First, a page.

• The antibacterial properties to the gelatin:chitosan filters were tested (POLLUTION), both as developed and added with a natural antibacterial (Manuka oil). In spite the use of oil wasnot successful, an intrinsic bacteriostatic and bactericidal effect of the filter was observed, due to the presence of chitosan. The extensive characterization of the functional properties of the new HMEs reported the good properties of the final selected samples, thus confirming the feasibility of the freeze-drying process in a pilot-scale plant with the polymeric blend developed by MIAO process during the SMILEY project. However, the industrialization process should still be optimized. Particularly, the process generated different porosities in the two opposite sides that penalize the pressure drop. It was confirmed that the removal of one side of the filter, characterized by reduced porosity induced by the freeze-drying process, could improve a lot the pressure drop, reaching the values required by the International Standards. The humidification properties were found to depend, as expected, on the thickness of the filter. To meet the need of enhanced performance, the dead space of the filter was considered for optimization. Particularly the sample holder was designed in 2- and 3-ways configuration by 3D printing, and adapted for minimization of the CO2 concentration inside the filter. Finally, a design with 3-way configuration was obtained and is now under patenting. The management of medical gases by the new filters was investigated, in respect to what indicated in the International Standards.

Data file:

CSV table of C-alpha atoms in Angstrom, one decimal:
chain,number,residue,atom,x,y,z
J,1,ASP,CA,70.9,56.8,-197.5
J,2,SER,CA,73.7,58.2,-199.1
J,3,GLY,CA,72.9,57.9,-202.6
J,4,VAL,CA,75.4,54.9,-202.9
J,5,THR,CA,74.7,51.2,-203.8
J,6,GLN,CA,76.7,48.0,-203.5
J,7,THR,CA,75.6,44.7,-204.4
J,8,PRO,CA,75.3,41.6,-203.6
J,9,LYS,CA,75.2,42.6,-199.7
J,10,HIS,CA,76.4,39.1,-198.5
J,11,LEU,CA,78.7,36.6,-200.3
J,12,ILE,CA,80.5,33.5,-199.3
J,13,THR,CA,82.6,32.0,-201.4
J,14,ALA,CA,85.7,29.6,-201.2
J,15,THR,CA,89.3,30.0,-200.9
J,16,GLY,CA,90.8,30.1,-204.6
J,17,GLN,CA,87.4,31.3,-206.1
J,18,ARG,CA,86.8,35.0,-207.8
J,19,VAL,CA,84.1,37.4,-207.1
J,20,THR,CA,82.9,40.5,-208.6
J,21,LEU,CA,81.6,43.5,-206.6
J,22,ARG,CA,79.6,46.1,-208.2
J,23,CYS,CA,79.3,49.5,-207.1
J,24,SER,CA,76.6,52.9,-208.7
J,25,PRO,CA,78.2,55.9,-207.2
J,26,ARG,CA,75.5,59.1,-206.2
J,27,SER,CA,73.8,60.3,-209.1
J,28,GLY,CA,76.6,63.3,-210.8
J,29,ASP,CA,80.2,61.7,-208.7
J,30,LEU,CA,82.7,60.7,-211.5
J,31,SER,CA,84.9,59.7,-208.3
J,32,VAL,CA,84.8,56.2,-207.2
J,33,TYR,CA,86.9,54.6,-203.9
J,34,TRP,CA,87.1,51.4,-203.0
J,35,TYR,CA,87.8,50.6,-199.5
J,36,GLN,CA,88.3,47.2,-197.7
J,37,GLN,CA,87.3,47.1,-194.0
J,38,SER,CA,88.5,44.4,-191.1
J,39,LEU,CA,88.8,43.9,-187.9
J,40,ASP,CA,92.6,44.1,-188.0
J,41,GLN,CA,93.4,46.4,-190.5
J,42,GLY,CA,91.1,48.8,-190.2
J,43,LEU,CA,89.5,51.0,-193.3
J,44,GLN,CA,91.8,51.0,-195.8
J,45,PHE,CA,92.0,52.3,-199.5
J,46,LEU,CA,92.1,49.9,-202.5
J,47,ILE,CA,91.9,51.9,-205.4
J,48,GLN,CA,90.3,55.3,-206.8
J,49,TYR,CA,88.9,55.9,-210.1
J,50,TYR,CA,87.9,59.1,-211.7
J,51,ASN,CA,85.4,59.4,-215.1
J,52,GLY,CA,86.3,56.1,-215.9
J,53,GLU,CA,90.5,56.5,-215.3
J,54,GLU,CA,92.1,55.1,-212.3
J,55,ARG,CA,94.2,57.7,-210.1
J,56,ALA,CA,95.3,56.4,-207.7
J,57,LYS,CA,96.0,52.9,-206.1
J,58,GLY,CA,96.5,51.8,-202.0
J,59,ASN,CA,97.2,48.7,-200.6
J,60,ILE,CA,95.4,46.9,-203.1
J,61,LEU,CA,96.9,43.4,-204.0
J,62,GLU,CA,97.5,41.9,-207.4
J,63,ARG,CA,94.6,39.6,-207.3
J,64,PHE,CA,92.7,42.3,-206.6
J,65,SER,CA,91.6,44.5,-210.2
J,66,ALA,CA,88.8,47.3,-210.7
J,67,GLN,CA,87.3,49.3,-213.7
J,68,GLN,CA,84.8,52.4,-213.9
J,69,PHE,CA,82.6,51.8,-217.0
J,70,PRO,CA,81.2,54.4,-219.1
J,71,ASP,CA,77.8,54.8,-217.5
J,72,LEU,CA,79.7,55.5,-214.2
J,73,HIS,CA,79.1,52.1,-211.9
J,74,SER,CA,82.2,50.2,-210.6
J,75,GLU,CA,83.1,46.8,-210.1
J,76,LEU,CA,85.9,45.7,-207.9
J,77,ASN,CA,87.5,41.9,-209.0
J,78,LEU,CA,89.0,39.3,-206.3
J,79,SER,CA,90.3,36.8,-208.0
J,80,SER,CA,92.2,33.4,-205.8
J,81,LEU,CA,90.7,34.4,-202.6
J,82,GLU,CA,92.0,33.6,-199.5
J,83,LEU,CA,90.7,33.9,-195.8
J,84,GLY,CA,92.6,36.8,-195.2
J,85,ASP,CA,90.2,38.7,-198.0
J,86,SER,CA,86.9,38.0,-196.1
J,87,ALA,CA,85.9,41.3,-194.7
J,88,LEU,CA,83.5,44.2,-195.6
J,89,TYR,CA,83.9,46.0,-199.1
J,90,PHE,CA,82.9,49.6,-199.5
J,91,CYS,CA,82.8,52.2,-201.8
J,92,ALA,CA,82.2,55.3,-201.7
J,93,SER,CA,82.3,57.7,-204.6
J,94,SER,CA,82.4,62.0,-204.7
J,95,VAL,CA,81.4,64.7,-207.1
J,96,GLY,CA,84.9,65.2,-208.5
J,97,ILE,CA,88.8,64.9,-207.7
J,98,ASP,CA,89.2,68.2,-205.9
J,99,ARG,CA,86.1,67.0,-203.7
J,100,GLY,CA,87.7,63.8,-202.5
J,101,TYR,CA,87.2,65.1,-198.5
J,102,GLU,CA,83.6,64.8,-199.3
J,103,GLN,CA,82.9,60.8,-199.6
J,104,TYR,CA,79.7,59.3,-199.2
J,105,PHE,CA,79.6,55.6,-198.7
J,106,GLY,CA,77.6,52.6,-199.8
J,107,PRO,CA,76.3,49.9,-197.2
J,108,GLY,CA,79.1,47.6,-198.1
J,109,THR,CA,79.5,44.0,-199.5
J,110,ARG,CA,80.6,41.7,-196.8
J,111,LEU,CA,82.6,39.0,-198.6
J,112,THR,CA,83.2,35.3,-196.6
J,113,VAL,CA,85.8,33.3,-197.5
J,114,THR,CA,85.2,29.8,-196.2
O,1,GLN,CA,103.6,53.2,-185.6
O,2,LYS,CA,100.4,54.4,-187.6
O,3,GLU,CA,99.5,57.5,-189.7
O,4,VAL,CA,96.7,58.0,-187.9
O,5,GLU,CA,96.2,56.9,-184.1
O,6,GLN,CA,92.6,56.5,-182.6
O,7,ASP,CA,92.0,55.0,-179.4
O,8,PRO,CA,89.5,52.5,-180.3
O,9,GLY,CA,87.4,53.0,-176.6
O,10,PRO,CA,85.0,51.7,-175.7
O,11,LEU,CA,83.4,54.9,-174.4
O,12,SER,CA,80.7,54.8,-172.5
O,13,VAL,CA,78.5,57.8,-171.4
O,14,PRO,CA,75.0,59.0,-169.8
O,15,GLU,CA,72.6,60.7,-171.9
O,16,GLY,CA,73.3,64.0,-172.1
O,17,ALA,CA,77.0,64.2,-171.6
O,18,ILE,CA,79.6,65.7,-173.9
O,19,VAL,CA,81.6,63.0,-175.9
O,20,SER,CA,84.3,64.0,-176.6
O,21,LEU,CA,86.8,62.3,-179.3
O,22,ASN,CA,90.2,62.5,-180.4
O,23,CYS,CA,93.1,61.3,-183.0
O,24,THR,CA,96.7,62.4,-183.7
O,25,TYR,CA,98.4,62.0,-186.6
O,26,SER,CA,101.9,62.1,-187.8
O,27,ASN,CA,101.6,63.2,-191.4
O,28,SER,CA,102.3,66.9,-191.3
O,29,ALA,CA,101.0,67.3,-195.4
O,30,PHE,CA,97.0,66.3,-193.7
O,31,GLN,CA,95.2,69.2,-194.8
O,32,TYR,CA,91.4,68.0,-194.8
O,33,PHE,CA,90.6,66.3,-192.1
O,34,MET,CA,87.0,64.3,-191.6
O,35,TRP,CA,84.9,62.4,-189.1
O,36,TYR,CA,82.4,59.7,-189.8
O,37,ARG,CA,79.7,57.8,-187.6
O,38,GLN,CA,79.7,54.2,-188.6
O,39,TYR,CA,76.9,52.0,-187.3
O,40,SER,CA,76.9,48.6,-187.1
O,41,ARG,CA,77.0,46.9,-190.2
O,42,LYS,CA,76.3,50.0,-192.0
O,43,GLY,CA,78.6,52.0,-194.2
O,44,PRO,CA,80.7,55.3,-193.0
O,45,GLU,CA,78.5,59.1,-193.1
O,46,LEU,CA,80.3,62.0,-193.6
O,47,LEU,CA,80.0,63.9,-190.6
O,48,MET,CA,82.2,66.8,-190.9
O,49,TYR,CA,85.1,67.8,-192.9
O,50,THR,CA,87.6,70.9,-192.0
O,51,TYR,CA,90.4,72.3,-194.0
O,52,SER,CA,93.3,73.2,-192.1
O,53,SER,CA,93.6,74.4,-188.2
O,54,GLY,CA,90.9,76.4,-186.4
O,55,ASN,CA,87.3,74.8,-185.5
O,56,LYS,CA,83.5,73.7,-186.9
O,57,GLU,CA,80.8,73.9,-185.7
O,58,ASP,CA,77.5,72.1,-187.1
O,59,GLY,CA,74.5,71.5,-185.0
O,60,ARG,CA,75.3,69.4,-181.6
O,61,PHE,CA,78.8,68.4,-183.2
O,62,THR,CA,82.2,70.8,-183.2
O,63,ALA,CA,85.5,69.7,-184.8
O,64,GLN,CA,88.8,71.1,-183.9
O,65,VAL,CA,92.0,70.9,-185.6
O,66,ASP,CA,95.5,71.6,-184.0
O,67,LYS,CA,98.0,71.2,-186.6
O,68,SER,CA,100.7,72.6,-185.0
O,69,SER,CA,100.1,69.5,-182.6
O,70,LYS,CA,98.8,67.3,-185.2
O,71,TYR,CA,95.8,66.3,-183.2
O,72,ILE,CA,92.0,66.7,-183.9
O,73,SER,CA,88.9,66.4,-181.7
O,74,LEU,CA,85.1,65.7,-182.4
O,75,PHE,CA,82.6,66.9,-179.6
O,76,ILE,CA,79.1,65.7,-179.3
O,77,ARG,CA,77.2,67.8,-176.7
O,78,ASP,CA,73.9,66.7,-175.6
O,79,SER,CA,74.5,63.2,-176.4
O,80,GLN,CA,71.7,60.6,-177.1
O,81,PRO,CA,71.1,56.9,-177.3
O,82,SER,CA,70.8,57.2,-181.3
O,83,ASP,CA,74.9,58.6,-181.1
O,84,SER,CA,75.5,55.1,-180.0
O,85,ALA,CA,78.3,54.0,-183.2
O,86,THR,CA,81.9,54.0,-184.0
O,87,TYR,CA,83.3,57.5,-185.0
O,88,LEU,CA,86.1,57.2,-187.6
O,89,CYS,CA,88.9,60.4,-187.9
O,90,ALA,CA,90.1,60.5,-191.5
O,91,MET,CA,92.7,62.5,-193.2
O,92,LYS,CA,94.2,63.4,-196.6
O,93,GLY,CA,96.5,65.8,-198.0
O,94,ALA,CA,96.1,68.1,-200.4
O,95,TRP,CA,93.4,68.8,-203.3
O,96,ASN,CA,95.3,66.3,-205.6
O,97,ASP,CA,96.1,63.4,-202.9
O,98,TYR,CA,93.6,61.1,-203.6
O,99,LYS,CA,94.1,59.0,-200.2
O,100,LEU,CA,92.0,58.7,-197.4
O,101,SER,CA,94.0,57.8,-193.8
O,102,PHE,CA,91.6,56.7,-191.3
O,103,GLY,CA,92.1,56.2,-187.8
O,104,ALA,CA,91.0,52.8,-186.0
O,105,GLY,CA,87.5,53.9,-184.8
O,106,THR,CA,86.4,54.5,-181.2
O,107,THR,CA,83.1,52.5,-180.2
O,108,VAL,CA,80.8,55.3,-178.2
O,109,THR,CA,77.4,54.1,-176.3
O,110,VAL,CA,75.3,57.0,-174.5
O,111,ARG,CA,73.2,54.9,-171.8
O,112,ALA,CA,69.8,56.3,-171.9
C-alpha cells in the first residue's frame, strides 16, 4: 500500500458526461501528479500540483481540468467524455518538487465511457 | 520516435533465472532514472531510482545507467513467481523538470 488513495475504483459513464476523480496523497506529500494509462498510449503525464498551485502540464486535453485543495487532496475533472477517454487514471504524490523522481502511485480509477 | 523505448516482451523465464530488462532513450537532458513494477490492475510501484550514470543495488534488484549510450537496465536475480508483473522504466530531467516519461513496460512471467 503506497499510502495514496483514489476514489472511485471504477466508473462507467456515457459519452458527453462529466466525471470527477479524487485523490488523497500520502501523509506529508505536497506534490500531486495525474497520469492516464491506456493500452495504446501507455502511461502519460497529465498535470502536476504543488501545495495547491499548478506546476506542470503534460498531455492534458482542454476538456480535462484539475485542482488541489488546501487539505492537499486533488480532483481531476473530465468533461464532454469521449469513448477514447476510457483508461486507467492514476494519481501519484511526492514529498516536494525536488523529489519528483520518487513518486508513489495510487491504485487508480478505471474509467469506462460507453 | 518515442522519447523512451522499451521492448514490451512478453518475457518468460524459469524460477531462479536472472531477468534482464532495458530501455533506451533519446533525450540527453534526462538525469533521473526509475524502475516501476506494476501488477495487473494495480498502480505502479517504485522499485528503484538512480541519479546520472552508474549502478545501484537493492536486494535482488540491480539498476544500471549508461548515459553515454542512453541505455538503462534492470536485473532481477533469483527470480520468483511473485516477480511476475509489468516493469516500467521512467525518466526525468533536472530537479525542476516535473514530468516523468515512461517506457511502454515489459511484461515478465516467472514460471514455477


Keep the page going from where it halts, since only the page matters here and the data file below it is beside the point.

WP5. MIAO processes to develop scaffolds for dental regeneration
Start month: 6 End month: 36

To develop bio-hybrid composites made of self-assembling natural polymers (e.g. collagen, alginate, chitosan, cellulose) mineralized with biomimetic hydroxyapatite (HA) nano-particles. The MIAO process will be addressed to obtain bioactive and cell-conductive scaffolds for the repair and regeneration of human hard tissues such as alveolar bone, cementum and dentin.

Participants: CNR, Univleeds, FSU Jena, IWNiRZ, FINCER, LEMI
Progress of WP5
New polymeric blends able to mediate biomineralization were developed. In particular, collagen, gelatin, alginate, bacterial cellulose and chitosan were used and blended in different concentrations to create composite matrices that induced mineralization with biomimetic HA nanoparticles. BDDGE and Genipin were used as cross-linking agents. The effect of crosslinking on the physical stability of the new blends was investigated. Among the investigated materials, collagen, blended collagen/chitosan and blended collagen/BNC matrices resulted particularly suitable to sustain mineralization without depleting mechanical strength. Morphological and mechanical evaluation of various mineralized composites was carried out to assess the best composition to mimic dental tissues. The most relevant materials were tested by means of cytotoxicity assessment, using well established cell lines. Among 23 tested compositions, 9 were found cytotoxic, particularly among the ones based on flax, 5 showed a decrease of mitochondrial activity without inhibition of cell growth; the remaining compositions, mainly based on fibroin or alginate, demonstrated good cytocompatibility. In some cases the cytocompatible compositions were also studied by using human periodontal ligament fibroblasts.